Skirmish at Norristown (September 6, 1864)

Location: Pope County
Campaign: Price’s Missouri Raid
Date: September 6, 1864
Principal Commanders: Lieutenants Daniel Mason and Marvin Gates (US); Colonel Anderson Gordon (CS)
Forces Engaged: 60 men of the Third Arkansas Cavalry (US); Gordon’s Arkansas Cavalry (CS)
Estimated Casualties: 0 (US); 0 (CS)
Result: Union victory

One of the earliest engagements between Confederate and Union forces during Major General Sterling Price’s 1864 raid into Missouri, this skirmish would ultimately prove to be bloodless.

In the late summer of 1864, Price was ordered by Lieutenant General Edmund Kirby Smith, commander of the Confederate Department of the Trans-Mississippi, to prepare for an invasion of Missouri. The expedition would be used to gain new recruits and supplies, as well as to lower the morale of the civilian population across the north.

Based in southern and southwestern Arkansas, the Confederate troops taking part in the raid began to move northward in August 1864. The Confederate offensive operations were delayed for several days as munitions and other supplies were gathered, and Price’s first plan of crossing the Arkansas River below Little Rock (Pulaski County) while Brigadier General Joseph Shelby created a diversion was abandoned. The first major obstacle that the Confederates would face was the fact that most of the river was patrolled by Federal units posted along its banks.

Moving to the northwest, Price’s command approached Dardanelle (Yell County), and the Confederates began preparations to cross the river at that location. Union units in the area knew that the enemy was nearby but were unsure of the Confederates’ intentions or strength. Federal cavalry moved along the northern bank of the river searching for intelligence.

Colonel Abraham Ryan of the Third Arkansas Cavalry (US) was posted in Lewisburg (Conway County), and he sent a patrol toward Norristown (Pope County) on the morning of September 6, 1864. Consisting of sixty men under the command of Lieutenants Daniel Mason and Marvin Gates, the Federals approached the settlement slowly. Learning that Confederate forces were in the town, the Union troops made a quick dash against the enemy. In the brief engagement, the Federals successfully pushed the Confederates out of the town and captured thirteen horses. Neither side suffered any casualties in the skirmish.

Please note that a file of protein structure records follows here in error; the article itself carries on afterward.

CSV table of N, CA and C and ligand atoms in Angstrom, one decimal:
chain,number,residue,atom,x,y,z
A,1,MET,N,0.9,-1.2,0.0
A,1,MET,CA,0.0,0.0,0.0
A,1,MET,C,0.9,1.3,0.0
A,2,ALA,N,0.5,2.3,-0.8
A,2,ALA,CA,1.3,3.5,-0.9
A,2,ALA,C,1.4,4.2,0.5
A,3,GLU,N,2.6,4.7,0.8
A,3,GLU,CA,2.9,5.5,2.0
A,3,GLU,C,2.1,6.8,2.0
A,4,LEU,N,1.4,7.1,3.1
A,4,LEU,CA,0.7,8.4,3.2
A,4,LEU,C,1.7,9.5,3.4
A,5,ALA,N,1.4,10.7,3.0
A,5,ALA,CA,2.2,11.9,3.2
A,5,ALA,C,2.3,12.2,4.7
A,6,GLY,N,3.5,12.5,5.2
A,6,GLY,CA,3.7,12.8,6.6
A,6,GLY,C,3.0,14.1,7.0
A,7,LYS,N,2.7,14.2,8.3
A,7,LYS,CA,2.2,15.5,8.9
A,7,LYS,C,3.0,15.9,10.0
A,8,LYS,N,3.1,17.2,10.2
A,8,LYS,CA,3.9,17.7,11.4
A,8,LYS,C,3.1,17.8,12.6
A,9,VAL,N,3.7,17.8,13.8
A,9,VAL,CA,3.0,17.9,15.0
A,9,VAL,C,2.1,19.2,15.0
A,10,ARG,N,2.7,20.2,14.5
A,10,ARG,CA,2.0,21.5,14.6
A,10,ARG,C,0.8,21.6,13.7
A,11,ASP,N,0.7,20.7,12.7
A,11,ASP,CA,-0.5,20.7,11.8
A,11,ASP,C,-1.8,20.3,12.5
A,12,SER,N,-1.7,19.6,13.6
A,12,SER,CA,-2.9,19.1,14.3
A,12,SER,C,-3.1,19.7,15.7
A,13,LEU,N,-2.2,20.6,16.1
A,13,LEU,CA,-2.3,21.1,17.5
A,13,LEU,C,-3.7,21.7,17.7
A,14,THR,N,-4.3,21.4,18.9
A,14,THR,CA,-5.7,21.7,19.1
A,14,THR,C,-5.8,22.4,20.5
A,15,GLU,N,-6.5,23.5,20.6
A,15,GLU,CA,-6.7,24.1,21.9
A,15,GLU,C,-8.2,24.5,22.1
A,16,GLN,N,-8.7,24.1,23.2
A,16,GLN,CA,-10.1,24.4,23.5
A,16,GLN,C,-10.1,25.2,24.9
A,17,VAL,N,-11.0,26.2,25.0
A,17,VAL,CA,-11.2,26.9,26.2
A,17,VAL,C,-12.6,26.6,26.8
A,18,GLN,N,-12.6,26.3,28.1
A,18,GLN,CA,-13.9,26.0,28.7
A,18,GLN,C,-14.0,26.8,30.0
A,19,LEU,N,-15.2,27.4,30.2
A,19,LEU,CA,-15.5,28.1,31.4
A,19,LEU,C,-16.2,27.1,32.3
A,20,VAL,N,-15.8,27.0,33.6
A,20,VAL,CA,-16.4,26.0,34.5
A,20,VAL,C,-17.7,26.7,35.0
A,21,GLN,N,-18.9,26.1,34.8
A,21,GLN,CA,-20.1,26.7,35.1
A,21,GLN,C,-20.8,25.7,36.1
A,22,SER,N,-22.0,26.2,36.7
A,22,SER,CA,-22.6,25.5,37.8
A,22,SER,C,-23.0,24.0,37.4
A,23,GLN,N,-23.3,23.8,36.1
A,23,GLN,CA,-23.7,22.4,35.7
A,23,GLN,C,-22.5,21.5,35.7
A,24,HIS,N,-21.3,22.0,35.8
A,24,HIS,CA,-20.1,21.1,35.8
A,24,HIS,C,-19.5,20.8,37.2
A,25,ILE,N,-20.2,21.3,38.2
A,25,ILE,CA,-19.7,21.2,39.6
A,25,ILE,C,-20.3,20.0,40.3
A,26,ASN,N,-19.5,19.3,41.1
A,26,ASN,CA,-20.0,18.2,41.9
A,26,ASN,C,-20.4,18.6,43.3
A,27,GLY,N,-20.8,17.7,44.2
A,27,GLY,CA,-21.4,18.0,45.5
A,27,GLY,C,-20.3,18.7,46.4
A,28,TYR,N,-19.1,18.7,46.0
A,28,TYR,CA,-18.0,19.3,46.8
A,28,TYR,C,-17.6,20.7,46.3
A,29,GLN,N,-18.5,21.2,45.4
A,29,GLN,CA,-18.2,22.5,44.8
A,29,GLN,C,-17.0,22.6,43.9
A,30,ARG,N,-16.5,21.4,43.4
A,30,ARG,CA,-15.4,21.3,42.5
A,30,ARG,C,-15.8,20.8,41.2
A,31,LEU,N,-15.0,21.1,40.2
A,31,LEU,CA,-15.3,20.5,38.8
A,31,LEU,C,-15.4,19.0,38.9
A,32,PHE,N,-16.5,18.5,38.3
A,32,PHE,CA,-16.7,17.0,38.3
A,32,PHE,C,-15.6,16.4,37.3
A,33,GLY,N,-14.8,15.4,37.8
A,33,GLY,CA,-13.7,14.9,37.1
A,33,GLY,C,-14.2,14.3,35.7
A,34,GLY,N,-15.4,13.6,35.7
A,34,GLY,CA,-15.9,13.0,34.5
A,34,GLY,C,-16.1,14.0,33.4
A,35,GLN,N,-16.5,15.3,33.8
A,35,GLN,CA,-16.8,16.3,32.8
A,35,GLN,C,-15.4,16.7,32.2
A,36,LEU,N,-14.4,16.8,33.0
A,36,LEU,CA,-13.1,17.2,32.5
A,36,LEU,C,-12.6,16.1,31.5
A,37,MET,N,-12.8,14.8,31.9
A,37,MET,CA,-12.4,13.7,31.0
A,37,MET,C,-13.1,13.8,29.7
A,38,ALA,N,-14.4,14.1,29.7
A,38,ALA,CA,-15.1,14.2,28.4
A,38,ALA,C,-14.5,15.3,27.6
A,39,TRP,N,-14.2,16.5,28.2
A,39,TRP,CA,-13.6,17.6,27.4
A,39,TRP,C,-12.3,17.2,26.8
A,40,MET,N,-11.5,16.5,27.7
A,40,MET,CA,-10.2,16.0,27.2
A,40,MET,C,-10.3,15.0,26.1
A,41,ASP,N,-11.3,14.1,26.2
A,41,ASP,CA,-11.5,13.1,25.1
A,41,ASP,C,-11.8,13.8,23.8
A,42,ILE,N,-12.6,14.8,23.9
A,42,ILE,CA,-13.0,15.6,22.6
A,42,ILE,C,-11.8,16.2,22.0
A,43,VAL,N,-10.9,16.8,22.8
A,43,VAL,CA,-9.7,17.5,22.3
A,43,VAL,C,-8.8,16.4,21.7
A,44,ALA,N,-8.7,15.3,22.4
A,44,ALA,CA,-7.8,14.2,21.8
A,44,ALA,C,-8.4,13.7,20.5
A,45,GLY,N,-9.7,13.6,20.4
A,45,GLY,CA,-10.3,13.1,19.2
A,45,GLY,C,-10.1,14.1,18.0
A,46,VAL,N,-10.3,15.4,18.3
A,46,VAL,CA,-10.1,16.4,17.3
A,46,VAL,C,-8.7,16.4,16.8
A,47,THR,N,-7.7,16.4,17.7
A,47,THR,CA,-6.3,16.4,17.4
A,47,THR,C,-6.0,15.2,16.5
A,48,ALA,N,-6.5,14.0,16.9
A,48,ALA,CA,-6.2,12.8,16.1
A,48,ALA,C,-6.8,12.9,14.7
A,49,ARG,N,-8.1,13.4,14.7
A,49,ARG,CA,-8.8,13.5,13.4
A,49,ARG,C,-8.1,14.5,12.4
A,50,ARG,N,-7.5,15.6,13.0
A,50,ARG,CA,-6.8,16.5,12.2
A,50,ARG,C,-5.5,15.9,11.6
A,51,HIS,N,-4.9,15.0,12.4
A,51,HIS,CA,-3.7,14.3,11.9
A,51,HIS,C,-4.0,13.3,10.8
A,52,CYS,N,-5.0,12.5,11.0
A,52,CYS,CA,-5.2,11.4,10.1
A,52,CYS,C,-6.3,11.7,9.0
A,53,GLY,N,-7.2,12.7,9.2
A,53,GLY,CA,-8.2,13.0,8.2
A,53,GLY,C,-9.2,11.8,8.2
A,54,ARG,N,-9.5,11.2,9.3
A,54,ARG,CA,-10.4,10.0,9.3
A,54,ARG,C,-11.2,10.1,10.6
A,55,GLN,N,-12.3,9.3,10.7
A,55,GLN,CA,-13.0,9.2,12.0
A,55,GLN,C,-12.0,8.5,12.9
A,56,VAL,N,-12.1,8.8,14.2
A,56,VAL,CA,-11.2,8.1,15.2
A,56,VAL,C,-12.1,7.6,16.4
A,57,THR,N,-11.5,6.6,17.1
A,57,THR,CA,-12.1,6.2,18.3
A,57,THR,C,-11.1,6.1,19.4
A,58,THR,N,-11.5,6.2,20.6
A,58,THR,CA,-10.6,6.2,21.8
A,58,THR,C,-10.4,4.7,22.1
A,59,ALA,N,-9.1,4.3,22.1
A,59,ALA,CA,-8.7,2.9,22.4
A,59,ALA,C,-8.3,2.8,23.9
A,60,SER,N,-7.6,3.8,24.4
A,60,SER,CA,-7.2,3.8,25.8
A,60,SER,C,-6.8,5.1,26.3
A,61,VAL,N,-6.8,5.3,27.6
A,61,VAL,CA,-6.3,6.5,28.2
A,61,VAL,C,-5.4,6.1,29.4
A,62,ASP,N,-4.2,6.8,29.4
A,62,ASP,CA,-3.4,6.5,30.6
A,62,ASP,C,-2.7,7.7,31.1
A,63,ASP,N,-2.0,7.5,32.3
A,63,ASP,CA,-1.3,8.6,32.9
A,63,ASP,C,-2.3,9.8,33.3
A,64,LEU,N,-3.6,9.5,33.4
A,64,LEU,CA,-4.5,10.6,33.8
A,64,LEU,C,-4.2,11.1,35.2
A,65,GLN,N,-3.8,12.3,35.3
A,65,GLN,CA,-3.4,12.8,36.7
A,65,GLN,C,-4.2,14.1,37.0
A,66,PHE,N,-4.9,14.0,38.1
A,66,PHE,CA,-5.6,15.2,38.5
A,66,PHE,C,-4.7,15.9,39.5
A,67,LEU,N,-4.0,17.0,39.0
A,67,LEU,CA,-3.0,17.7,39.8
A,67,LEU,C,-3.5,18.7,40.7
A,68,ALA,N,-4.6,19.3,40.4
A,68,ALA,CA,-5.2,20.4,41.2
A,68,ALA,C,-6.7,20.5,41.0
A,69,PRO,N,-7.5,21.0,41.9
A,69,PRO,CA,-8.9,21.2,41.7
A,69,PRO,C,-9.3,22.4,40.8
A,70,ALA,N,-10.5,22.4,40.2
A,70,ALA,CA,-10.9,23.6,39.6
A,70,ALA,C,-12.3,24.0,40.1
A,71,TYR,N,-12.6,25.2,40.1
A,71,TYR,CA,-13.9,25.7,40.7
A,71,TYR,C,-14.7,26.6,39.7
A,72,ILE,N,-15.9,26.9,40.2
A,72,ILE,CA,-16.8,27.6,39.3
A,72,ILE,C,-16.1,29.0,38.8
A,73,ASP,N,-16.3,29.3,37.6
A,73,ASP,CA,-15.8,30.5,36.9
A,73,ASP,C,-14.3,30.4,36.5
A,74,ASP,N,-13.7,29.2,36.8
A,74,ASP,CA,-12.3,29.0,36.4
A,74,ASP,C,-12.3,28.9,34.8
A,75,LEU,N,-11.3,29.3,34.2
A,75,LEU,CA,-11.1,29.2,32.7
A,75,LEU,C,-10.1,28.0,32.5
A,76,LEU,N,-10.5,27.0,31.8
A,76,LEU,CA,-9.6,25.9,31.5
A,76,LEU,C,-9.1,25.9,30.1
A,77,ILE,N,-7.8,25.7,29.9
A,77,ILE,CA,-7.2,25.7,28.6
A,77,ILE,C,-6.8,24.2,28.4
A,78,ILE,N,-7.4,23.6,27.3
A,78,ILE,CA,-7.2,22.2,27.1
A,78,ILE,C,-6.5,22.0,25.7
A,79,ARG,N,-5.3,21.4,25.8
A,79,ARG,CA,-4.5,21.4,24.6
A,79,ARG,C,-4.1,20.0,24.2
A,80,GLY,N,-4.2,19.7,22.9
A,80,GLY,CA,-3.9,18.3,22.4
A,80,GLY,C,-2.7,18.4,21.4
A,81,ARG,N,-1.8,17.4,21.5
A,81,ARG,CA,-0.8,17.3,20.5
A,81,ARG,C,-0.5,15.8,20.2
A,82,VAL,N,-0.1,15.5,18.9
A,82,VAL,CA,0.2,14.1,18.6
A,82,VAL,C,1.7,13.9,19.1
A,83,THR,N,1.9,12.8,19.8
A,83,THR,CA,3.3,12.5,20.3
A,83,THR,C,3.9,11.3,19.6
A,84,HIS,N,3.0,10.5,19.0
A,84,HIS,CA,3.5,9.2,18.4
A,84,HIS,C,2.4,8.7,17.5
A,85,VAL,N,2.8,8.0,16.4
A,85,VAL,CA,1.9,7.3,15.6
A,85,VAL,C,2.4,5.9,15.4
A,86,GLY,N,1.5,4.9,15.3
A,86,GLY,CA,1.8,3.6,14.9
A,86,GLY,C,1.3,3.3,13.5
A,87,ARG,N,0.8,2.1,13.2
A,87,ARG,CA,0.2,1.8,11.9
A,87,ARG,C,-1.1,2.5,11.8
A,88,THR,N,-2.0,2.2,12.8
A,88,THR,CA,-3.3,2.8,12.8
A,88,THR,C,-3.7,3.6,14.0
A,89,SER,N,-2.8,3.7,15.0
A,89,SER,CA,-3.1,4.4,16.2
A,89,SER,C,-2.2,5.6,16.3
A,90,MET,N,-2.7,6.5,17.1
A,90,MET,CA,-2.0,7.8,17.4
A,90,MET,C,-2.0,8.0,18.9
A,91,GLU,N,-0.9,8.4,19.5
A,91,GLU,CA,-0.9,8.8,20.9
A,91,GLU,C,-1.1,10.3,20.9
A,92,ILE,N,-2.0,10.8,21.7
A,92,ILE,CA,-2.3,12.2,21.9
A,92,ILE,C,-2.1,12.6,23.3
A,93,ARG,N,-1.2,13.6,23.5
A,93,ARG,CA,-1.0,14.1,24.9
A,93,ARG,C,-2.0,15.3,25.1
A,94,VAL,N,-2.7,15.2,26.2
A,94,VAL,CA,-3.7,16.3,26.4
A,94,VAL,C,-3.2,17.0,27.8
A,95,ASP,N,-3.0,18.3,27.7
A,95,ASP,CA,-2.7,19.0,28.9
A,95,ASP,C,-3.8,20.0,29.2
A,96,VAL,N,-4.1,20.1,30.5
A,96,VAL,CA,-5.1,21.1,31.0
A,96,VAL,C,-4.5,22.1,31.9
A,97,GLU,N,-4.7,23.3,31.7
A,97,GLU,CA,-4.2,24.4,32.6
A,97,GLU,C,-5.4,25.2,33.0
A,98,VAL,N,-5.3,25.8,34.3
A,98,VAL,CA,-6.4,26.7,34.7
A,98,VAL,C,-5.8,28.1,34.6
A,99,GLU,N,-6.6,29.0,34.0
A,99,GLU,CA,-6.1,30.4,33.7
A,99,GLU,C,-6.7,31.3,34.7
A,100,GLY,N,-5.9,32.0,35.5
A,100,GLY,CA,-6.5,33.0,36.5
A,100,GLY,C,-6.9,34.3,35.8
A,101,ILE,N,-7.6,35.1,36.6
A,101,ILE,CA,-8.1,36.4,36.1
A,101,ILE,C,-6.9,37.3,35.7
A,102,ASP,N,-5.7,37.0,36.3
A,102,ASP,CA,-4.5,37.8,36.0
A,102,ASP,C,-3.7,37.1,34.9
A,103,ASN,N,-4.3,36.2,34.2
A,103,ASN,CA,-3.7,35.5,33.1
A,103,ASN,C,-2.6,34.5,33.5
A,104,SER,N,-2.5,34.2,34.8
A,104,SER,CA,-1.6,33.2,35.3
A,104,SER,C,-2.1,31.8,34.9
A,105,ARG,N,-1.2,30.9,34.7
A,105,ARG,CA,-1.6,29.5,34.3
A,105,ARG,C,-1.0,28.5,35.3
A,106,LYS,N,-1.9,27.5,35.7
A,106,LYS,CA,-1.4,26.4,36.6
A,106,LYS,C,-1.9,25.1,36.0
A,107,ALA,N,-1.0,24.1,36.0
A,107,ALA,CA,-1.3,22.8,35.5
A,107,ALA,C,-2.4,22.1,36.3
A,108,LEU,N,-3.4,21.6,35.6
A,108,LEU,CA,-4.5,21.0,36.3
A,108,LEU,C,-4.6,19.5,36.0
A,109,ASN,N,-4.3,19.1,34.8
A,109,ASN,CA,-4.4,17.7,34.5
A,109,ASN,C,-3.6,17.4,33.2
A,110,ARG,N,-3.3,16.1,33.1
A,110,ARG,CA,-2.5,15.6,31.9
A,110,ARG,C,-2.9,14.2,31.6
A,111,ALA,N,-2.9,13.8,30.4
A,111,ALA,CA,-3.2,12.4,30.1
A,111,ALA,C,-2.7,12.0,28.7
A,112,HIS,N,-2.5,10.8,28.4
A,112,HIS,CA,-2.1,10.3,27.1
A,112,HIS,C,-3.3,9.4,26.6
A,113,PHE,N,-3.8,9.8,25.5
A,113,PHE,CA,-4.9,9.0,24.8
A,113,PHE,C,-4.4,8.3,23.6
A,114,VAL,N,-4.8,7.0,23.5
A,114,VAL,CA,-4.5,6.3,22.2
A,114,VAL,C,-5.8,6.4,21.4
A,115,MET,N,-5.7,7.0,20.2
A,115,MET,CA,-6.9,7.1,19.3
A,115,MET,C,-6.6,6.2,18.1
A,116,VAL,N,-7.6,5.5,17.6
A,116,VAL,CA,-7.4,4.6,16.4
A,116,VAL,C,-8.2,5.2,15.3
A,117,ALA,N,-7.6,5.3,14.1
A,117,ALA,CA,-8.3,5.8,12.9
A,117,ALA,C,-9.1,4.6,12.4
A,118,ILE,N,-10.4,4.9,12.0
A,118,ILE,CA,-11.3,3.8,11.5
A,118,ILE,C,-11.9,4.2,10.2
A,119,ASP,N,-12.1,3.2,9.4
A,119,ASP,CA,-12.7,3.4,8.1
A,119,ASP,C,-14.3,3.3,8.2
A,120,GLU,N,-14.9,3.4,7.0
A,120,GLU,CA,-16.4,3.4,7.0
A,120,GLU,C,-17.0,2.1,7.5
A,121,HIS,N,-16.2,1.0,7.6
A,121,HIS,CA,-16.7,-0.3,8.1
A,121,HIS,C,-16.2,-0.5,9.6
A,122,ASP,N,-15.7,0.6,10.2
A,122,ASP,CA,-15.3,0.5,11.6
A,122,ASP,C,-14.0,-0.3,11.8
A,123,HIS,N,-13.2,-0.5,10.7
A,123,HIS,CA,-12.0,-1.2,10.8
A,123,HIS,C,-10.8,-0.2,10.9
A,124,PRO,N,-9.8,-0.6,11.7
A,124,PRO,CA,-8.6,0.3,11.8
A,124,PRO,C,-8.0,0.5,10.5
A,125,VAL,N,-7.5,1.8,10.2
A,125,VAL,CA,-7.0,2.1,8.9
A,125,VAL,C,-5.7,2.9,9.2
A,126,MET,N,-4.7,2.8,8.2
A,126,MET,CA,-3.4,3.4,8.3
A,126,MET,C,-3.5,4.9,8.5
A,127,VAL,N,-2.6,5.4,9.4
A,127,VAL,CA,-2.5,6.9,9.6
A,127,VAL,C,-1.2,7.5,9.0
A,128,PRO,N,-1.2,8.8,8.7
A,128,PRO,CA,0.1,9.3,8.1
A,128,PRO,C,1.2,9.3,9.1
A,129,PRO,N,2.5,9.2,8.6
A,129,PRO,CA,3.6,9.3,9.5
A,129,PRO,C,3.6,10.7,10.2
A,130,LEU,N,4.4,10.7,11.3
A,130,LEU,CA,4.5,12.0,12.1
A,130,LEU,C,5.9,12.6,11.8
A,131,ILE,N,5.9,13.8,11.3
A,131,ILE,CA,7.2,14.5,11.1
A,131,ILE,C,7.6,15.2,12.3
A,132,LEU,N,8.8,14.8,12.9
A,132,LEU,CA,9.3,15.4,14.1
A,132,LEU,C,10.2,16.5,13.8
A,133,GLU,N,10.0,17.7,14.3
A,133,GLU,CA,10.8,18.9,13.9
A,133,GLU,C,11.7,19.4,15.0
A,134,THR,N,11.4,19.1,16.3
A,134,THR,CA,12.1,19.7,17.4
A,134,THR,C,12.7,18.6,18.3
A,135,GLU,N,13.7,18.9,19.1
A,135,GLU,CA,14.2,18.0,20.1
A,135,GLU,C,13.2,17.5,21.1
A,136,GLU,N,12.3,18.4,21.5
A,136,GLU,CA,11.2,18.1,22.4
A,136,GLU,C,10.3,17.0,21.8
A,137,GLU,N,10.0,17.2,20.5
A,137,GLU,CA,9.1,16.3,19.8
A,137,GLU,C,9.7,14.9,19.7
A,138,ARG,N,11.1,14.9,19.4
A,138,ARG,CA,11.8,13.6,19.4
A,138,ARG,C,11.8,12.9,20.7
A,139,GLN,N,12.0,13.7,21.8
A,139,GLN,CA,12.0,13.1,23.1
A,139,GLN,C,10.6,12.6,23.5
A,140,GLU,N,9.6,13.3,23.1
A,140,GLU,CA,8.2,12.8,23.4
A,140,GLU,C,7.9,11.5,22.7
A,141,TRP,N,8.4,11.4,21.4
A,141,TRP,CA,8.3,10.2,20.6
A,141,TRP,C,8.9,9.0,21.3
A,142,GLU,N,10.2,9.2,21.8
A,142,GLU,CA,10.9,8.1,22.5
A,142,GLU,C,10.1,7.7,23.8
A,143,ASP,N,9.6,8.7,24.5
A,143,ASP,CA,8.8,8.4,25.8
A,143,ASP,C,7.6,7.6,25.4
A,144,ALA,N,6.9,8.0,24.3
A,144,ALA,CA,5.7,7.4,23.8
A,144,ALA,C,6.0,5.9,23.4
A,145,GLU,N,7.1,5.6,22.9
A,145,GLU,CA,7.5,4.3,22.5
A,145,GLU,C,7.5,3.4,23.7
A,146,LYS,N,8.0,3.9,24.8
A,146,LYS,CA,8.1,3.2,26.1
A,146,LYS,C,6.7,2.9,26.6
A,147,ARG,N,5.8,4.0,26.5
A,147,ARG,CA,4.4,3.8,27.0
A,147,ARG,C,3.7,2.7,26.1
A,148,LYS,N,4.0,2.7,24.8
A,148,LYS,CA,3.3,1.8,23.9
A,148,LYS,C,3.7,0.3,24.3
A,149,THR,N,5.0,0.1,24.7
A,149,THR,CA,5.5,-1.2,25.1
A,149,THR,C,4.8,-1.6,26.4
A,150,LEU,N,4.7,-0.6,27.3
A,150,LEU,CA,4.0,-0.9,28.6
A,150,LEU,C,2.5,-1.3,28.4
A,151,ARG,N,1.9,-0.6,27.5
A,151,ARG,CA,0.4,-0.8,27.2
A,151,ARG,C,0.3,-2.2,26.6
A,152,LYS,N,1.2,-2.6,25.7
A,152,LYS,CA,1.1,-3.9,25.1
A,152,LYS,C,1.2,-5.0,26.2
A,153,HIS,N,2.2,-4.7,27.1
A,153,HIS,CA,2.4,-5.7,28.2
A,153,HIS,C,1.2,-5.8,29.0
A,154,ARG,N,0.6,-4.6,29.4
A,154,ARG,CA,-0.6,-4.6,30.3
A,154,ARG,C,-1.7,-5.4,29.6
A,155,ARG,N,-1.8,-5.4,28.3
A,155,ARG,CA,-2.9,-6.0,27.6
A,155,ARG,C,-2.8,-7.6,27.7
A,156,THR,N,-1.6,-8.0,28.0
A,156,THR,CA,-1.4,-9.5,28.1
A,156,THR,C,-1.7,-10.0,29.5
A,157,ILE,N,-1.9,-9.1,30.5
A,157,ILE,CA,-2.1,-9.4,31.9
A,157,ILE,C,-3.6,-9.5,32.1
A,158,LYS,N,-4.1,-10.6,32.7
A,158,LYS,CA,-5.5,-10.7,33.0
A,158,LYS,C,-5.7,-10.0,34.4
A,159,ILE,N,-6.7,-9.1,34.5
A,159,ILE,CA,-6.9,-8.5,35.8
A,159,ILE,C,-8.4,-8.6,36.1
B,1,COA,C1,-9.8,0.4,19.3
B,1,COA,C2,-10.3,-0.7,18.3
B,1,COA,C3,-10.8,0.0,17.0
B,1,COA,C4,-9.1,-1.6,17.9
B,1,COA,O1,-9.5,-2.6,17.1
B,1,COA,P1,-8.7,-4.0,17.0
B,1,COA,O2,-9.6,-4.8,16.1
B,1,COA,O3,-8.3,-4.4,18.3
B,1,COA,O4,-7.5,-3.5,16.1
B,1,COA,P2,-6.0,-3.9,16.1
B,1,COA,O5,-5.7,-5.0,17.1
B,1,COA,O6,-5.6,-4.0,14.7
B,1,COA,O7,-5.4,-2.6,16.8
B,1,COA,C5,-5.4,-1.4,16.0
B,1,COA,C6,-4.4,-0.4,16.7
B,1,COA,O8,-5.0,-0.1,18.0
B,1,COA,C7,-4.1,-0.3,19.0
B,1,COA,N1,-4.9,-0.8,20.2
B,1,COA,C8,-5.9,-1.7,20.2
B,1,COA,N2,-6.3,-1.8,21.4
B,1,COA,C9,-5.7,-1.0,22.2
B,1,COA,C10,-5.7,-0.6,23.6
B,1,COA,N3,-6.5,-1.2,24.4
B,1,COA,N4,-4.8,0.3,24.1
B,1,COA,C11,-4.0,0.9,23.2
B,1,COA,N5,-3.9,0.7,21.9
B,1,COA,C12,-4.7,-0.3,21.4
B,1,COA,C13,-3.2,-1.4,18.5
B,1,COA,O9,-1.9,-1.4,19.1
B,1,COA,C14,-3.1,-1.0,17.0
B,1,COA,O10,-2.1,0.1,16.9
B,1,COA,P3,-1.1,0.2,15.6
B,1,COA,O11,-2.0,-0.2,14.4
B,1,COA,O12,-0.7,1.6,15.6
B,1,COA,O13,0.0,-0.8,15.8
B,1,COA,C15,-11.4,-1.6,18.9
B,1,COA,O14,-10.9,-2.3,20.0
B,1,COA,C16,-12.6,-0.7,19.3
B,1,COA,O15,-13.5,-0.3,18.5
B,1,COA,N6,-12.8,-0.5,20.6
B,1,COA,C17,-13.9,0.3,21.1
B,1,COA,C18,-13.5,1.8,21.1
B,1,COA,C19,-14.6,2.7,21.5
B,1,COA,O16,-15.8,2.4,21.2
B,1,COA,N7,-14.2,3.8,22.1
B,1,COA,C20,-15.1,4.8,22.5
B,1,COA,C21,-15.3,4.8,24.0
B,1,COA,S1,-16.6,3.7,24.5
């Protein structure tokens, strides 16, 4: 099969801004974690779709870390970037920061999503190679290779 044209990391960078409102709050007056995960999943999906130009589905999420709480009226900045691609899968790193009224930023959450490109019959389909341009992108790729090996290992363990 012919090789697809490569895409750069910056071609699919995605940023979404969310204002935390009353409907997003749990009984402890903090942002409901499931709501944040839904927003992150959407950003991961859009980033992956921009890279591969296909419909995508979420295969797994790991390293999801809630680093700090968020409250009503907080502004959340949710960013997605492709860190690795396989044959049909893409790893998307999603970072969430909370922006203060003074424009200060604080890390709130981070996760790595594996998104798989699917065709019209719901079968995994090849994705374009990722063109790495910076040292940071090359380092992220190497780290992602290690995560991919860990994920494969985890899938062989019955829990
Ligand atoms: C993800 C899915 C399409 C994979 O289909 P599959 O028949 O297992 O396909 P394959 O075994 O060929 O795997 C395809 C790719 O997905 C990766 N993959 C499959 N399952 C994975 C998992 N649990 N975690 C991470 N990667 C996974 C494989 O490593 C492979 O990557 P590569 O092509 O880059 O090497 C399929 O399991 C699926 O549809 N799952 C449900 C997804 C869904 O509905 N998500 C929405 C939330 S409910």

The Federals also reported that they sighted additional Confederate troops at Dardanelle across the river and spoke with a civilian who reported that Price was in command of the force. Additionally, the civilian informed the Federals that the Confederate objective was to capture Norristown before moving into Missouri. With this information, Ryan prepared his men to move against the Confederates again. He informed his superior, Brigadier General Eugene Carr, that he would mobilize his available men while making preparations to move supplies stored at Lewisburg in an effort to keep them from falling into enemy hands.

While only a brief engagement, this skirmish set into motion a series of battles that would ultimately lead to the destruction of much of Price’s force and an end to Confederate hopes of retaking Missouri.

For additional information:
Castel, Albert. General Sterling Price and the Civil War in the West. Baton Rouge: Louisiana State University Press, 1968.

The War of the Rebellion: A Compilation of the Official Records of the Union and Confederate Armies. Series 1, Vol. 41. Washington DC: Government Printing Office, 1889.

David Sesser
Henderson State University


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